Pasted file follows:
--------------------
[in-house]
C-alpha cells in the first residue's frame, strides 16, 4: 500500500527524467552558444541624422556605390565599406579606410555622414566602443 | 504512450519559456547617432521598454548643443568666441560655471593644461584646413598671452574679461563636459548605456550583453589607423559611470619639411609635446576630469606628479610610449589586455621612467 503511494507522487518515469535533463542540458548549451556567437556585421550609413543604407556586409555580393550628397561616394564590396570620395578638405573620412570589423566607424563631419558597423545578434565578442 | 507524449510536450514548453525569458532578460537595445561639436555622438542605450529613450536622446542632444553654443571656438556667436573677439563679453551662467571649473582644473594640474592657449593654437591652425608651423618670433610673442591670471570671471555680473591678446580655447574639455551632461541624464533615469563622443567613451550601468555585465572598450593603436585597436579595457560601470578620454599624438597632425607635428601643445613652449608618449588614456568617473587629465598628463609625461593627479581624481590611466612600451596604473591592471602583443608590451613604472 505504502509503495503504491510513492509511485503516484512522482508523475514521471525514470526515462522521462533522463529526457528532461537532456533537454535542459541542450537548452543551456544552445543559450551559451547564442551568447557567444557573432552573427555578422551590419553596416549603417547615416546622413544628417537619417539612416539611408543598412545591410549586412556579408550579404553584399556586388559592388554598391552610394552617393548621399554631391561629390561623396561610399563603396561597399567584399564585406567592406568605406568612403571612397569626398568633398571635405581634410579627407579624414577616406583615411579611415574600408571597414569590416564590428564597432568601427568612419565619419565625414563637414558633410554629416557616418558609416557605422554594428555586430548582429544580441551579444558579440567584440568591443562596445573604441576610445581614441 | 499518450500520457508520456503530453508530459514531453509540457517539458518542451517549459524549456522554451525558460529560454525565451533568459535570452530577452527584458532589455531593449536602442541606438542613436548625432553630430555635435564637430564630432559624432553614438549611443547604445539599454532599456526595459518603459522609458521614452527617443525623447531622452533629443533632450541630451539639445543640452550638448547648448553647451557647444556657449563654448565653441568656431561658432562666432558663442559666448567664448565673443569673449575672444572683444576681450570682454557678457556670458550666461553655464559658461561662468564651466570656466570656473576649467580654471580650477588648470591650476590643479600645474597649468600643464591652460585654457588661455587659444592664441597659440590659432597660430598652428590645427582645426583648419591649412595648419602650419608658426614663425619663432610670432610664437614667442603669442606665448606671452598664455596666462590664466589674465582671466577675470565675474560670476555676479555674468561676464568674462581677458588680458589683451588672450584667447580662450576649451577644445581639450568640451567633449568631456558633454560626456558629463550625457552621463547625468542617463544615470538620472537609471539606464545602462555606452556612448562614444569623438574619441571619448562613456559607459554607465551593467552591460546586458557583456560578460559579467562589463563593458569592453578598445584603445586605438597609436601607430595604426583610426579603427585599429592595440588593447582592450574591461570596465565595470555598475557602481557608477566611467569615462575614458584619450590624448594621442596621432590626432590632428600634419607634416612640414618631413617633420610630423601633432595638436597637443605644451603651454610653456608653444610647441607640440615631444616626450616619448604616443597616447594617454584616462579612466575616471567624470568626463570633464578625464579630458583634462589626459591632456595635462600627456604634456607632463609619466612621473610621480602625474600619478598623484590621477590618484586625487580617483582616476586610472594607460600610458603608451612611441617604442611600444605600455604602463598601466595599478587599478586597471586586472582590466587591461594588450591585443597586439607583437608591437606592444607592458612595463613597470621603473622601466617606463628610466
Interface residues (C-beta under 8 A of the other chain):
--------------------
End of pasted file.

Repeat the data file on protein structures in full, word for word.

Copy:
[in-house]
C-alpha cells in the first residue's frame, strides 16, 4: 500500500527524467552558444541624422556605390565599406579606410555622414566602443 | 504512450519559456547617432521598454548643443568666441560655471593644461584646413598671452574679461563636459548605456550583453589607423559611470619639411609635446576630469606628479610610449589586455621612467 503511494507522487518515469535533463542540458548549451556567437556585421550609413543604407556586409555580393550628397561616394564590396570620395578638405573620412570589423566607424563631419558597423545578434565578442 | 507524449510536450514548453525569458532578460537595445561639436555622438542605450529613450536622446542632444553654443571656438556667436573677439563679453551662467571649473582644473594640474592657449593654437591652425608651423618670433610673442591670471570671471555680473591678446580655447574639455551632461541624464533615469563622443567613451550601468555585465572598450593603436585597436579595457560601470578620454599624438597632425607635428601643445613652449608618449588614456568617473587629465598628463609625461593627479581624481590611466612600451596604473591592471602583443608590451613604472 505504502509503495503504491510513492509511485503516484512522482508523475514521471525514470526515462522521462533522463529526457528532461537532456533537454535542459541542450537548452543551456544552445543559450551559451547564442551568447557567444557573432552573427555578422551590419553596416549603417547615416546622413544628417537619417539612416539611408543598412545591410549586412556579408550579404553584399556586388559592388554598391552610394552617393548621399554631391561629390561623396561610399563603396561597399567584399564585406567592406568605406568612403571612397569626398568633398571635405581634410579627407579624414577616406583615411579611415574600408571597414569590416564590428564597432568601427568612419565619419565625414563637414558633410554629416557616418558609416557605422554594428555586430548582429544580441551579444558579440567584440568591443562596445573604441576610445581614441 | 499518450500520457508520456503530453508530459514531453509540457517539458518542451517549459524549456522554451525558460529560454525565451533568459535570452530577452527584458532589455531593449536602442541606438542613436548625432553630430555635435564637430564630432559624432553614438549611443547604445539599454532599456526595459518603459522609458521614452527617443525623447531622452533629443533632450541630451539639445543640452550638448547648448553647451557647444556657449563654448565653441568656431561658432562666432558663442559666448567664448565673443569673449575672444572683444576681450570682454557678457556670458550666461553655464559658461561662468564651466570656466570656473576649467580654471580650477588648470591650476590643479600645474597649468600643464591652460585654457588661455587659444592664441597659440590659432597660430598652428590645427582645426583648419591649412595648419602650419608658426614663425619663432610670432610664437614667442603669442606665448606671452598664455596666462590664466589674465582671466577675470565675474560670476555676479555674468561676464568674462581677458588680458589683451588672450584667447580662450576649451577644445581639450568640451567633449568631456558633454560626456558629463550625457552621463547625468542617463544615470538620472537609471539606464545602462555606452556612448562614444569623438574619441571619448562613456559607459554607465551593467552591460546586458557583456560578460559579467562589463563593458569592453578598445584603445586605438597609436601607430595604426583610426579603427585599429592595440588593447582592450574591461570596465565595470555598475557602481557608477566611467569615462575614458584619450590624448594621442596621432590626432590632428600634419607634416612640414618631413617633420610630423601633432595638436597637443605644451603651454610653456608653444610647441607640440615631444616626450616619448604616443597616447594617454584616462579612466575616471567624470568626463570633464578625464579630458583634462589626459591632456595635462600627456604634456607632463609619466612621473610621480602625474600619478598623484590621477590618484586625487580617483582616476586610472594607460600610458603608451612611441617604442611600444605600455604602463598601466595599478587599478586597471586586472582590466587591461594588450591585443597586439607583437608591437606592444607592458612595463613597470621603473622601466617606463628610466
Interface residues (C-beta under 8 A of the other chain):